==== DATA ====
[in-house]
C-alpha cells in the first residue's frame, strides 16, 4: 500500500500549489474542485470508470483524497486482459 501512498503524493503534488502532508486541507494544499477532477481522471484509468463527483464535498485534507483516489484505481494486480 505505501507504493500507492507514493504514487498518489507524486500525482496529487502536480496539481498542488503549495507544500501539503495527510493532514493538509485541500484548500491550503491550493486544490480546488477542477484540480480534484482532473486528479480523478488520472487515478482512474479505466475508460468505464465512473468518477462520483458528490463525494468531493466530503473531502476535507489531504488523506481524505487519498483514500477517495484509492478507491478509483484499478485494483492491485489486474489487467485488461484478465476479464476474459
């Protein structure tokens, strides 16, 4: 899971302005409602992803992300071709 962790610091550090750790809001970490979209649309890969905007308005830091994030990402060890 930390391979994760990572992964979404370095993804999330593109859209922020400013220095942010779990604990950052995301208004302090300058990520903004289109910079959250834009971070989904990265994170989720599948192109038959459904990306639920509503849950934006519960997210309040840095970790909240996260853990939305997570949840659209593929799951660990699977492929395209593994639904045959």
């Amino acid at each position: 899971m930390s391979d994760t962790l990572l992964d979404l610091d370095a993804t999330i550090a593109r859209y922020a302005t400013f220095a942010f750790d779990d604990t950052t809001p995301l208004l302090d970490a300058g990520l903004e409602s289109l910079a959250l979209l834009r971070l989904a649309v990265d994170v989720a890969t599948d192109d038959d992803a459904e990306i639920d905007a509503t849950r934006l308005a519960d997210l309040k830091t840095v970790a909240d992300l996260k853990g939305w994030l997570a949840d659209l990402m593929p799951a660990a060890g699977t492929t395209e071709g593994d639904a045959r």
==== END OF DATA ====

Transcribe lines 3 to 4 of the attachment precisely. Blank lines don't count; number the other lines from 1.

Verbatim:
């Protein structure tokens, strides 16, 4: 899971302005409602992803992300071709 962790610091550090750790809001970490979209649309890969905007308005830091994030990402060890 930390391979994760990572992964979404370095993804999330593109859209922020400013220095942010779990604990950052995301208004302090300058990520903004289109910079959250834009971070989904990265994170989720599948192109038959459904990306639920509503849950934006519960997210309040840095970790909240996260853990939305997570949840659209593929799951660990699977492929395209593994639904045959």
């Amino acid at each position: 899971m930390s391979d994760t962790l990572l992964d979404l610091d370095a993804t999330i550090a593109r859209y922020a302005t400013f220095a942010f750790d779990d604990t950052t809001p995301l208004l302090d970490a300058g990520l903004e409602s289109l910079a959250l979209l834009r971070l989904a649309v990265d994170v989720a890969t599948d192109d038959d992803a459904e990306i639920d905007a509503t849950r934006l308005a519960d997210l309040k830091t840095v970790a909240d992300l996260k853990g939305w994030l997570a949840d659209l990402m593929p799951a660990a060890g699977t492929t395209e071709g593994d639904a045959r």